Judith Vidal-Hall

is a former editor of the free expression magazine Index on Censorship and currently commissioning editor of “Manifestos for the Twenty-first Century” for Seagull Books. Judith Vidal-Hall is a member of the Eurozine Advisory Board.


Cover for: Moving Stories

Moving Stories

A Country of Refuge

One issue alone came to dominate the debate – and in the end to determine the result – in the recent UK referendum: migration, not the economy, stupid, won the day for those in favour of exiting the EU. The climate of fear and xenophobic loathing fostered by newspaper front pages is likely to set the tone for future discussions of the subject.

Cover for: Taking on the giant

When a group of claimants in the UK took on Google for invasion of privacy, they had little idea that the case would become a landmark in the fight to tame the Internet giant’s intrusion into our lives on the Web, writes Judith Vidal-Hall.

Democracy live

Media, politics and the tyranny of the opinion poll

The crisis of the euro indicates not only a threat to European integration, but also a crisis of European democracy characterized by a surge in “anti-politics”. Many analysts have identified the media as the single most important factor in this development, as the marketization of the media combines with digital technology to create a political order determined by public opinion. In political decision-making, the question whether this opinion is right or wrong becomes secondary to its value as a form of feedback. British journalist Judith Vidal-Hall met Bulgarian cultural anthropologist Ivaylo Ditchev in Sofia to discuss what this means for citizens’ trust in the political system and for democracy as such. Moderated by Carl Henrik Fredriksson, editor-in-chief of Eurozine.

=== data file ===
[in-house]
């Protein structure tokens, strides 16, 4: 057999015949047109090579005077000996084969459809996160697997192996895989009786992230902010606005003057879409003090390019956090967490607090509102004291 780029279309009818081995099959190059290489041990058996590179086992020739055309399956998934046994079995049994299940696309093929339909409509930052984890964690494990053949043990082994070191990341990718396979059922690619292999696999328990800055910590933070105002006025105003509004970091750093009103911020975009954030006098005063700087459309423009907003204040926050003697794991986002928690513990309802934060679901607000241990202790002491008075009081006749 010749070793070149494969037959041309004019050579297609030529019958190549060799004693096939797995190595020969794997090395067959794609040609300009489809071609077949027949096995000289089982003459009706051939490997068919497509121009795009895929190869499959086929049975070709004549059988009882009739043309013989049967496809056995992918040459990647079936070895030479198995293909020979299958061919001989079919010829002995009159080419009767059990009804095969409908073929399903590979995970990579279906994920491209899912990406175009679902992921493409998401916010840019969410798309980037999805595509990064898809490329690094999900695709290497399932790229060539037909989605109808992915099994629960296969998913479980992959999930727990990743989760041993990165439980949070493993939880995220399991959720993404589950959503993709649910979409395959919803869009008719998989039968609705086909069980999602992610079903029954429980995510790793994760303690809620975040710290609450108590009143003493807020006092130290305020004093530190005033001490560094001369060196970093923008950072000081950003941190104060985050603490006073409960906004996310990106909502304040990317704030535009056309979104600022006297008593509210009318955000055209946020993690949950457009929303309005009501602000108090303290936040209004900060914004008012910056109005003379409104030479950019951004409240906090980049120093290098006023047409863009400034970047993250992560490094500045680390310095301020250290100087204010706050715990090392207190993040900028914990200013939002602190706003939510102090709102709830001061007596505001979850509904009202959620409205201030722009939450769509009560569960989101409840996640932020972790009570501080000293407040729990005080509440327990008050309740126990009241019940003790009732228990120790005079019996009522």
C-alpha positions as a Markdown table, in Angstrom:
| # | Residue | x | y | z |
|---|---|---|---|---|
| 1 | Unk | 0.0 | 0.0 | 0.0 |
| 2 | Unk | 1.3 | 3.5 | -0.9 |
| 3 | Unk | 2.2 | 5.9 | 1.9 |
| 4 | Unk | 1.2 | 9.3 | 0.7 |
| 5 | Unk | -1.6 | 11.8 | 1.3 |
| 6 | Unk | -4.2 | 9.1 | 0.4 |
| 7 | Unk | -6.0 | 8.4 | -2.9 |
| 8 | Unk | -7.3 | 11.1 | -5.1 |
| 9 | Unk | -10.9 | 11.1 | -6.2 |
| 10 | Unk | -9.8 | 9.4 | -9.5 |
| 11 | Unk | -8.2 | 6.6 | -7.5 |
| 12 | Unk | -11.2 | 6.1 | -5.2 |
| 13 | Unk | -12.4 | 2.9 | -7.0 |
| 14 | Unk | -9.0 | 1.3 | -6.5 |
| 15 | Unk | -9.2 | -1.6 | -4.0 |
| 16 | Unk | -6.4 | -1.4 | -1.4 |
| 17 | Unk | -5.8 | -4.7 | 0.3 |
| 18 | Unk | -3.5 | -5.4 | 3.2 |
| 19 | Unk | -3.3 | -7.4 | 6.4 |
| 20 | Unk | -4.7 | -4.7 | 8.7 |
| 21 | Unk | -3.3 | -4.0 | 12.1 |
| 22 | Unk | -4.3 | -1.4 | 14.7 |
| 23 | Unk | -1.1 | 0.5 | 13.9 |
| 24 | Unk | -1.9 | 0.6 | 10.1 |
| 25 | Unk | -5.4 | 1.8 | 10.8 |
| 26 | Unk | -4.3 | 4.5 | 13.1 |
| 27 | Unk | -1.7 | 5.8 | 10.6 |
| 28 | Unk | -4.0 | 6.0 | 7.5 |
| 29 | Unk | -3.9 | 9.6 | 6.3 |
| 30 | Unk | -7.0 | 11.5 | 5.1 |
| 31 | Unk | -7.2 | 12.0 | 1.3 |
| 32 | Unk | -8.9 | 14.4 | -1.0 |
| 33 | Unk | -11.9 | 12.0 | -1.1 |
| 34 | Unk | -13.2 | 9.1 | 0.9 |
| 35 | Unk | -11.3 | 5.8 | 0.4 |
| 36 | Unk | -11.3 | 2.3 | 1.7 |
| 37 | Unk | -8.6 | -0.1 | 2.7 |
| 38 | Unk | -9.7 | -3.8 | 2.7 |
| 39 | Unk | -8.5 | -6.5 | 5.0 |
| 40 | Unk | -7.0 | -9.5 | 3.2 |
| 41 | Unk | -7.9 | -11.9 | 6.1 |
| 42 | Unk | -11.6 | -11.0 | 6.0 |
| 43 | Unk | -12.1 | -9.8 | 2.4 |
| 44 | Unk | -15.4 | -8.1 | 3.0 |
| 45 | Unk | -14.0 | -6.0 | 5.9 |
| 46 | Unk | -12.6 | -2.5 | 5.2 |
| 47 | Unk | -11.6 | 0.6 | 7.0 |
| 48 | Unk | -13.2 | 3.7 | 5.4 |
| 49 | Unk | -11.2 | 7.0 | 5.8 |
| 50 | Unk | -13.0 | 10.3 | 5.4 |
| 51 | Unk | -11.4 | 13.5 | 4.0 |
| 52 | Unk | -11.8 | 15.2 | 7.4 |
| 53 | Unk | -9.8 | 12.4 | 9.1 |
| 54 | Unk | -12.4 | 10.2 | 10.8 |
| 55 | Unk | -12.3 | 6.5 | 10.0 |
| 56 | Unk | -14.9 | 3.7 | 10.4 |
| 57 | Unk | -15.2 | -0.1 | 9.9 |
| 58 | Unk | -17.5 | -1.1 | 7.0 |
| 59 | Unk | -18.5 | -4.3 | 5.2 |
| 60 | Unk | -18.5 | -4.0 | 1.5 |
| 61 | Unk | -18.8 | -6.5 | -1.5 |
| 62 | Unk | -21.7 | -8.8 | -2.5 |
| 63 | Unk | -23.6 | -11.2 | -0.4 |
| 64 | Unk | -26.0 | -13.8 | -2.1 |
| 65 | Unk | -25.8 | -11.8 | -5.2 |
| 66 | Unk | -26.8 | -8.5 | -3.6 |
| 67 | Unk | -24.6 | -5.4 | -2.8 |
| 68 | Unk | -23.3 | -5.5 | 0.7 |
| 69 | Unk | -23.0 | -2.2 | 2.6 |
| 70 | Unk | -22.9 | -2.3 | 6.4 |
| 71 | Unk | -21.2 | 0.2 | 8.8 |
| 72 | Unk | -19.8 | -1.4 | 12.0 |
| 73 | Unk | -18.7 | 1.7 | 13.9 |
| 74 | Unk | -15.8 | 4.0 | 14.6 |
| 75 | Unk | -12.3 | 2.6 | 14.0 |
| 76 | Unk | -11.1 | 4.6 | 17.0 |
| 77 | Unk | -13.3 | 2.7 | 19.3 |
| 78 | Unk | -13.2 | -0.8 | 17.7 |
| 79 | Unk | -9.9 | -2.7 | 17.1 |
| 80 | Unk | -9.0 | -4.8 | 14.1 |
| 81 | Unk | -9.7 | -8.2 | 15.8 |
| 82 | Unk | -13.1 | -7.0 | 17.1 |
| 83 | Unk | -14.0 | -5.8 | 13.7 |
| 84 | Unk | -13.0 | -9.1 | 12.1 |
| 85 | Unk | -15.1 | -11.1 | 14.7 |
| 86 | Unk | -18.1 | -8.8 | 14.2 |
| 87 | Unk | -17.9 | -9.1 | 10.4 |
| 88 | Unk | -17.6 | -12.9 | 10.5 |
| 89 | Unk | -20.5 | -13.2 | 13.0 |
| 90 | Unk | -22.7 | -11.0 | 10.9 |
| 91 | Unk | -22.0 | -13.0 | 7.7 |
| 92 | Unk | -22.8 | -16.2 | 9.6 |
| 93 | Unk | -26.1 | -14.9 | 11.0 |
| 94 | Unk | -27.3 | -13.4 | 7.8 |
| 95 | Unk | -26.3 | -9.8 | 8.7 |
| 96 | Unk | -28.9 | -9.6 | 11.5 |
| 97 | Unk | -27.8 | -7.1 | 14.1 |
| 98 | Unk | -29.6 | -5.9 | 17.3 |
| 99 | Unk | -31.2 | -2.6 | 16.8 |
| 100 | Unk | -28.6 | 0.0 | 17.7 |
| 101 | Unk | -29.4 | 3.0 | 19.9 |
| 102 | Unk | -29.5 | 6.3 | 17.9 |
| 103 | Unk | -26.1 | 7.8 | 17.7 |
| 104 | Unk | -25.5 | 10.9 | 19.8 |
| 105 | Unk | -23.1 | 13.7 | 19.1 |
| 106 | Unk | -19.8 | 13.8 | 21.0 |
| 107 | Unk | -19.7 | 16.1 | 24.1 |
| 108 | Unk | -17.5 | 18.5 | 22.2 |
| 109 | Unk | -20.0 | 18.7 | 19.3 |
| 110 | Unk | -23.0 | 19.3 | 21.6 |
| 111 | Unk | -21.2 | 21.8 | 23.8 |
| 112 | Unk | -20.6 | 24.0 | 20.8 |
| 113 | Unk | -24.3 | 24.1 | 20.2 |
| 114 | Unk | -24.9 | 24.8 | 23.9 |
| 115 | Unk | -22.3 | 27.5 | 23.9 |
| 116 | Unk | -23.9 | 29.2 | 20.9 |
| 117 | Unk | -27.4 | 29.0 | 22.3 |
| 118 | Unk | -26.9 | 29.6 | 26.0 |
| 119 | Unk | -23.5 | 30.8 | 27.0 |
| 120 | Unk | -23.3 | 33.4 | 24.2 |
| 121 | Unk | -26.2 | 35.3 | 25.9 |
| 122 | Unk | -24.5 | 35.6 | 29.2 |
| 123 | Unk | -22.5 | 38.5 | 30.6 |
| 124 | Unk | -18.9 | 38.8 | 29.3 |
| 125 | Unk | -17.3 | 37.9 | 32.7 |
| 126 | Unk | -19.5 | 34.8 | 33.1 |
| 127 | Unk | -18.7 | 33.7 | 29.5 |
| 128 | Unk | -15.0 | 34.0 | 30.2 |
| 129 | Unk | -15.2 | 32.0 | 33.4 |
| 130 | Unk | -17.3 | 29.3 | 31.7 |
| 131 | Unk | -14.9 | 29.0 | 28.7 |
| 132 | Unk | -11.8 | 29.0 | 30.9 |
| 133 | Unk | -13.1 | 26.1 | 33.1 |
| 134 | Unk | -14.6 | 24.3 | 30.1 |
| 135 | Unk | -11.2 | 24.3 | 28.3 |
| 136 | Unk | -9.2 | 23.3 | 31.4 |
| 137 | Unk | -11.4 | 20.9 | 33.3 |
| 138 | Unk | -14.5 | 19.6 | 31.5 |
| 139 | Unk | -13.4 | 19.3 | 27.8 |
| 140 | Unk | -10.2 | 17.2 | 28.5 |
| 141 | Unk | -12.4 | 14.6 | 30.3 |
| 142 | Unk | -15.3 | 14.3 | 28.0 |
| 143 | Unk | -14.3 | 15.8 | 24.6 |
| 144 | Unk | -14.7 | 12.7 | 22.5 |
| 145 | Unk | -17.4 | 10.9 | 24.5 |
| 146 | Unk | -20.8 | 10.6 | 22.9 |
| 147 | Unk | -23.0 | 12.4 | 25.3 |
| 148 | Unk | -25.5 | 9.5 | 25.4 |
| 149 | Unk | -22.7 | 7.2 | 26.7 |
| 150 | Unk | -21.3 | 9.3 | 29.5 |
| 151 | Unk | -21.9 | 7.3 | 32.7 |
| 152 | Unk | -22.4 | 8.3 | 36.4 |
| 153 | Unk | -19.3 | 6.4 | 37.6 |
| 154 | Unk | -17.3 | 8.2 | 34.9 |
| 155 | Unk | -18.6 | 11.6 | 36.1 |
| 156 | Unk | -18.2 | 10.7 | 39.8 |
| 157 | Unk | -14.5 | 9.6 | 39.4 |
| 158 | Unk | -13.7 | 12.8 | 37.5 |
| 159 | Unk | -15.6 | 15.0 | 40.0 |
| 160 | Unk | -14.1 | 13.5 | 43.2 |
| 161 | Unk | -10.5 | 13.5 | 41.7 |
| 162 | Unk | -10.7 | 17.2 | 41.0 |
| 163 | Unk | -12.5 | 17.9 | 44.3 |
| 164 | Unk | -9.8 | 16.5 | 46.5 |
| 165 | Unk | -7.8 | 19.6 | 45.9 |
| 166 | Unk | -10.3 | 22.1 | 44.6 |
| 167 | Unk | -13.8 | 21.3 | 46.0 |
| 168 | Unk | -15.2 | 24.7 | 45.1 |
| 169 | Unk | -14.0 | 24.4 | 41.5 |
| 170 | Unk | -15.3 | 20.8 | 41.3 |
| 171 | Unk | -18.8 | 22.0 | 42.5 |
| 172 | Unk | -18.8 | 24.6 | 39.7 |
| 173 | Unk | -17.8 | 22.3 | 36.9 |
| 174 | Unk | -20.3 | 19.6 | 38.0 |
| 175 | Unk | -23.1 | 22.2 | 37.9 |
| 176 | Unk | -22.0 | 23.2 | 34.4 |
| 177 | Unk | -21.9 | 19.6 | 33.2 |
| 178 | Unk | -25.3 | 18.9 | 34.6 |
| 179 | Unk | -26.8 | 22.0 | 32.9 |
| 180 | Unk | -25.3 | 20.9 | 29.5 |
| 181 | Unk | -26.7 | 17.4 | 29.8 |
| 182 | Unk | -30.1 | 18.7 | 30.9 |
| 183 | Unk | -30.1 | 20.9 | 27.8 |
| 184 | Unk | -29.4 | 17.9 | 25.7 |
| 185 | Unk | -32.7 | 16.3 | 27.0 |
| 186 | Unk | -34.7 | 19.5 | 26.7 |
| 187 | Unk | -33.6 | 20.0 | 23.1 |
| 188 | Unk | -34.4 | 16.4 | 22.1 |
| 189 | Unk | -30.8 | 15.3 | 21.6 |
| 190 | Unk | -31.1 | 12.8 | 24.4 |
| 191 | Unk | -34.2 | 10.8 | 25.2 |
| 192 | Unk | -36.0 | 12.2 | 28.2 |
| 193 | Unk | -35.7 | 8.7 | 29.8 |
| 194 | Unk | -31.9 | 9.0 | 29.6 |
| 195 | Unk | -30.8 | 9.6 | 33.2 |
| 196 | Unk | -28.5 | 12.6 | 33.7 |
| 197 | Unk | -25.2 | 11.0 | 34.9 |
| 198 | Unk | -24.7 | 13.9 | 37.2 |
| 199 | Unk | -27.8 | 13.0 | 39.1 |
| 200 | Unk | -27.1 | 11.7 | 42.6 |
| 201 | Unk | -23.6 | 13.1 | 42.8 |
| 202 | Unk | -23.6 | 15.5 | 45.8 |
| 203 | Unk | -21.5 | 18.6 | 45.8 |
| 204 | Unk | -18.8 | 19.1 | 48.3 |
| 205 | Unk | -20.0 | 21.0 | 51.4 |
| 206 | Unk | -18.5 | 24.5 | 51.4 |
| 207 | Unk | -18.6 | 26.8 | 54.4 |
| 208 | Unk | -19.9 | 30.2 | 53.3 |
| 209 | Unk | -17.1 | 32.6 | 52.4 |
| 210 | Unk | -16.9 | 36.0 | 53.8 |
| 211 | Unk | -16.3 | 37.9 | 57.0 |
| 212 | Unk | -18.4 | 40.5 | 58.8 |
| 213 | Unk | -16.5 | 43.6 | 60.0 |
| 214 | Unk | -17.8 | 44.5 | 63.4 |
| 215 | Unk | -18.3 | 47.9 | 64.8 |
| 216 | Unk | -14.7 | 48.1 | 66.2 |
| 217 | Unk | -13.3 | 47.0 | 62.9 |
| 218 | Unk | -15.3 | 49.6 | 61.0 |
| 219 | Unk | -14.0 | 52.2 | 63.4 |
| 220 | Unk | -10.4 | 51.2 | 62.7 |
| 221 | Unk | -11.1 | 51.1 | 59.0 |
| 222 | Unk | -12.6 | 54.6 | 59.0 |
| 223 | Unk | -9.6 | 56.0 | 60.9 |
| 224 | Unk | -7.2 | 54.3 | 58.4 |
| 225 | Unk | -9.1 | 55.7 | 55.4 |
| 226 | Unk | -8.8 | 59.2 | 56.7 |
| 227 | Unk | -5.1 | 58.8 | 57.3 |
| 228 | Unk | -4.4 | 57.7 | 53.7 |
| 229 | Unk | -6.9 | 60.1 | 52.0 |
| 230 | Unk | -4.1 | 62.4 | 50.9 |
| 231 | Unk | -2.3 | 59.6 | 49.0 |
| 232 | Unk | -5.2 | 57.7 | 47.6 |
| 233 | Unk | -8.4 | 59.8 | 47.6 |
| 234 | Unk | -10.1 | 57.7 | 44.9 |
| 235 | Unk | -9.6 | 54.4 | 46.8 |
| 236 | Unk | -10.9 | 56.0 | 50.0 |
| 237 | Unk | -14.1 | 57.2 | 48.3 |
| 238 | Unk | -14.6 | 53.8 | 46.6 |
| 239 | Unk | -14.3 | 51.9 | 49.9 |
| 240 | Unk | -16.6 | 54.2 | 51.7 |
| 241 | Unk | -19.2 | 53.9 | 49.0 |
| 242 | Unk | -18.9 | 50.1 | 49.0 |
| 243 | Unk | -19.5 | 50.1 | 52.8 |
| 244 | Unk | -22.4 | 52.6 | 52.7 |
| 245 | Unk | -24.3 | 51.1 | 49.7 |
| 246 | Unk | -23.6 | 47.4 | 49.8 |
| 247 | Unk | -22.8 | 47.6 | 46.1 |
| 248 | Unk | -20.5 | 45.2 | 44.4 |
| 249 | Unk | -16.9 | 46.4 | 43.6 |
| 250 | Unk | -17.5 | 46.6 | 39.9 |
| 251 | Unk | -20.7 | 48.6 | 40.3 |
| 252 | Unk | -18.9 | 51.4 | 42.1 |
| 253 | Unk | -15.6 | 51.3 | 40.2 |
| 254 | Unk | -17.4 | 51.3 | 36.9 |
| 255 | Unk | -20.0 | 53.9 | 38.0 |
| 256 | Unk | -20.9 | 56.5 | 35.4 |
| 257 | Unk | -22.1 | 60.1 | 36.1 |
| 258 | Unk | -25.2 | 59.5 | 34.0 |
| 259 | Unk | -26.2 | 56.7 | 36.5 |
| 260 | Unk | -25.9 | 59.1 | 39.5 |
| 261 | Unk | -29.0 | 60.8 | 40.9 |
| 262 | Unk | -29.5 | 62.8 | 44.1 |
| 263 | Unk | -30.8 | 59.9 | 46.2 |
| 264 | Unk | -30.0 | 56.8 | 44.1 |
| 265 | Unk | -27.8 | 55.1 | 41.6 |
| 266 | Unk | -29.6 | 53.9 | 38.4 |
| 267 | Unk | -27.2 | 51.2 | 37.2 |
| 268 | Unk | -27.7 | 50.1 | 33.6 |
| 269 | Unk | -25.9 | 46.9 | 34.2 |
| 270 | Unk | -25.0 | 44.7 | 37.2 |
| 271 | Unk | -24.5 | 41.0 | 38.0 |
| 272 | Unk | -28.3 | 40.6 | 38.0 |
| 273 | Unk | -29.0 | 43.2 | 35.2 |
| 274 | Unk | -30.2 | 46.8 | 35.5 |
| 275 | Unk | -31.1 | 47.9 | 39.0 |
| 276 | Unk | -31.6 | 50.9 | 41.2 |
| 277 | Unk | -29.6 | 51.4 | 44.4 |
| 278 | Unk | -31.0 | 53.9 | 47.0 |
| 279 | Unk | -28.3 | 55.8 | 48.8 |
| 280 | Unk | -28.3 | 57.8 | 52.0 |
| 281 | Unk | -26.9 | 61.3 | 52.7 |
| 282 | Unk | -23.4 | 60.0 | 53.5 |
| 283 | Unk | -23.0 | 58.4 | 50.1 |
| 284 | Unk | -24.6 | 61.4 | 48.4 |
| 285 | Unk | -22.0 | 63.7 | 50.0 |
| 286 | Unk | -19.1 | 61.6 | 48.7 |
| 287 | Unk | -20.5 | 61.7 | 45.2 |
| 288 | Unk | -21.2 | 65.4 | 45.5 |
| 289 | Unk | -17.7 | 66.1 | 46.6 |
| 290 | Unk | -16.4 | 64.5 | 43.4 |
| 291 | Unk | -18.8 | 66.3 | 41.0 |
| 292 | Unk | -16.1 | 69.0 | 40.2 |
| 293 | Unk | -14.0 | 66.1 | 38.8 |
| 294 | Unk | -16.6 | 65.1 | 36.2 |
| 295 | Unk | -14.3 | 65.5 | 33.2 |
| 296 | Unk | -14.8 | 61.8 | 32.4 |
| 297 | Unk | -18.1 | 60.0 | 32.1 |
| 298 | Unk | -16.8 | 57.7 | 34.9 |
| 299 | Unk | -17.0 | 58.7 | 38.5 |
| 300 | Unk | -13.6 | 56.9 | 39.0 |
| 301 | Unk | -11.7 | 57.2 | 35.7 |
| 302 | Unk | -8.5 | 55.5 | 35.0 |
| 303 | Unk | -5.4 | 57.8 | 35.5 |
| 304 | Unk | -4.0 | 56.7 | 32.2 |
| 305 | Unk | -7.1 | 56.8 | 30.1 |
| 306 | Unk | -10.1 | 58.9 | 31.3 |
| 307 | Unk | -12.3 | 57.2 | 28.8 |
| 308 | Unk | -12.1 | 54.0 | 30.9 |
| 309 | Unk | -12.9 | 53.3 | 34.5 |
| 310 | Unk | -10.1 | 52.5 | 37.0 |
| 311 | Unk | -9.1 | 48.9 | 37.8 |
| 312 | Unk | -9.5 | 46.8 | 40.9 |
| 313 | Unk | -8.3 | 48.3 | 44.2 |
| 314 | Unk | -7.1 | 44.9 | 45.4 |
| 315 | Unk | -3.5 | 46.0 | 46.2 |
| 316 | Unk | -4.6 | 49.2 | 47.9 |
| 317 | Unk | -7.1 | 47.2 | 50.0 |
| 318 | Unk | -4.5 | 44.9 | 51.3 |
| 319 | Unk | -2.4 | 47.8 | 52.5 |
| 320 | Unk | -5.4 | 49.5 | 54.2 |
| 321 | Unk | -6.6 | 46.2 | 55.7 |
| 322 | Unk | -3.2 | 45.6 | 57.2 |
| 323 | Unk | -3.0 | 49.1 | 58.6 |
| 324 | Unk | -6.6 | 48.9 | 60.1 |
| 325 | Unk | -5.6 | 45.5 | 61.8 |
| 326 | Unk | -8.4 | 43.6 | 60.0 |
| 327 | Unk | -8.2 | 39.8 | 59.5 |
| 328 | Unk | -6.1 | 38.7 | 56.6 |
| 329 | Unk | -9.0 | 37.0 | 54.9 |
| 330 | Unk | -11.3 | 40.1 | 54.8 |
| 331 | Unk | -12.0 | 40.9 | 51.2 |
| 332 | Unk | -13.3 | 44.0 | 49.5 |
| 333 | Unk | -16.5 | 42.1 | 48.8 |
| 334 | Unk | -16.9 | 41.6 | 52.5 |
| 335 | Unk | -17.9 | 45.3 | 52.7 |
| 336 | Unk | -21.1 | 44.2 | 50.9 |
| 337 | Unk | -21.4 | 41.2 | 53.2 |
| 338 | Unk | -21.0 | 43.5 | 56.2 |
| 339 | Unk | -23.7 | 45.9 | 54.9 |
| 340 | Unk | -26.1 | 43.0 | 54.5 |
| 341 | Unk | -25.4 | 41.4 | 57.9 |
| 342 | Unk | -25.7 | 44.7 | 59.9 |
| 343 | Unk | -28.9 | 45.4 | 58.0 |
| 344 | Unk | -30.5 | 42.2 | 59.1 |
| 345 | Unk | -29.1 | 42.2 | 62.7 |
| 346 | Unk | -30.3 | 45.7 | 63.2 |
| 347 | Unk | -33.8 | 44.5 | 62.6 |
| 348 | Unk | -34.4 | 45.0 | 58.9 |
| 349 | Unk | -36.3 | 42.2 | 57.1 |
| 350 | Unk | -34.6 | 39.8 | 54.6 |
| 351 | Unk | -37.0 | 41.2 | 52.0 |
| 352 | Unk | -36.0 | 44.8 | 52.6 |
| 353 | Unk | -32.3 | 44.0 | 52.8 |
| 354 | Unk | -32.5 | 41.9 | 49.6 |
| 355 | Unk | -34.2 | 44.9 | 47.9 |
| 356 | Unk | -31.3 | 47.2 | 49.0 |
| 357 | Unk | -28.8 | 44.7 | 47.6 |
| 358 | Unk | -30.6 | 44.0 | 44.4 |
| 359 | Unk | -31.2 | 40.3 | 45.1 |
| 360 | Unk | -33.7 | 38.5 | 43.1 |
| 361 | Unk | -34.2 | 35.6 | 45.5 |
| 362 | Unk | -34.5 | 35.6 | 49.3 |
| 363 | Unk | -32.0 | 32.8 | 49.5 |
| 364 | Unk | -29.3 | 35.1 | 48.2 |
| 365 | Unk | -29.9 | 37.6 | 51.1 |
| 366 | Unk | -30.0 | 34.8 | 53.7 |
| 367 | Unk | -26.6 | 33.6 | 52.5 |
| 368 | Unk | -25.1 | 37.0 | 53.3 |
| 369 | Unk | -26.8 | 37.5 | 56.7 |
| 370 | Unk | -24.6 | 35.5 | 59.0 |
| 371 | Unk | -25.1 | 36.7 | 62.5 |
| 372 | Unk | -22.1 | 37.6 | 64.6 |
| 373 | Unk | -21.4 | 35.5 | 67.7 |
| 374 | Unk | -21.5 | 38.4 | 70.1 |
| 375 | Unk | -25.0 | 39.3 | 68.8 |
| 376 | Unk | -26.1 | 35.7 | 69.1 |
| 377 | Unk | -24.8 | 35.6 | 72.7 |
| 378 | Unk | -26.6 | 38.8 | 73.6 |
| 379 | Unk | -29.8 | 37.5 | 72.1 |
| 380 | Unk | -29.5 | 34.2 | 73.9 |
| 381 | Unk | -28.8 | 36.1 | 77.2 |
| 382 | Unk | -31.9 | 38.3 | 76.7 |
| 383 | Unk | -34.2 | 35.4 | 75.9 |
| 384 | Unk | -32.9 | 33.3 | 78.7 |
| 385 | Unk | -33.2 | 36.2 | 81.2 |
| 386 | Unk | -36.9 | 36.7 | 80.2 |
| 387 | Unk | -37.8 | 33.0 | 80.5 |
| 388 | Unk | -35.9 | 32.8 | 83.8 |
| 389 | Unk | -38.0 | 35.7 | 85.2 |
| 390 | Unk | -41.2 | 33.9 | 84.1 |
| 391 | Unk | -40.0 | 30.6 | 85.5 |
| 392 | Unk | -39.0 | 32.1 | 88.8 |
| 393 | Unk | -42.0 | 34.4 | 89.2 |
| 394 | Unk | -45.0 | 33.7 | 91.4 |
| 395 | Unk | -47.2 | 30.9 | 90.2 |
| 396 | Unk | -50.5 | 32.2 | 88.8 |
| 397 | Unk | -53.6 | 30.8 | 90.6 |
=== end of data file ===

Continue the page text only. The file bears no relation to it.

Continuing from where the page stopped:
A press fit for the purpose?

Finding a new model for press and public service broadcasting

Despite the Internet’s growing significance as vehicle of freedom of expression, public service broadcasting and the printed press will remain for some time the visible face of the watchdog on power. In western Europe, the traditional media need to prove they are still capable of performing this role, writes Judith Vidal-Hall.

Handmaiden of democracy or everybody's football?

The media in central and eastern Europe twenty years after 1989

Those in central and eastern Europe who, after 1989, took the commitment to free expression seriously, and who saw the media as the handmaiden of democracy and the conventional watchdog on political and commercial power, today have become targets for new and subtler forms of censorship, writes Eurozine guest-editor Judith Vidal-Hall.

A shifting media landscape

An interview with Miklós Haraszti

In his time, Miklós Haraszti has been writer, journalist, human rights activist, politician and academic. Under the communists, he co-founded Hungary’s Democratic Opposition Movement and was editor of a samizdat magazine. After participating in the round table negotiations that led to the country’s first free elections, he became a member of parliament. Today, he is the OSCE Representative on Freedom of the Media. On the twentieth anniversary of the fall of the Berlin Wall, he speaks to Judith Vidal-Hall about the shifting media landscape in the post-communist countries of Europe.

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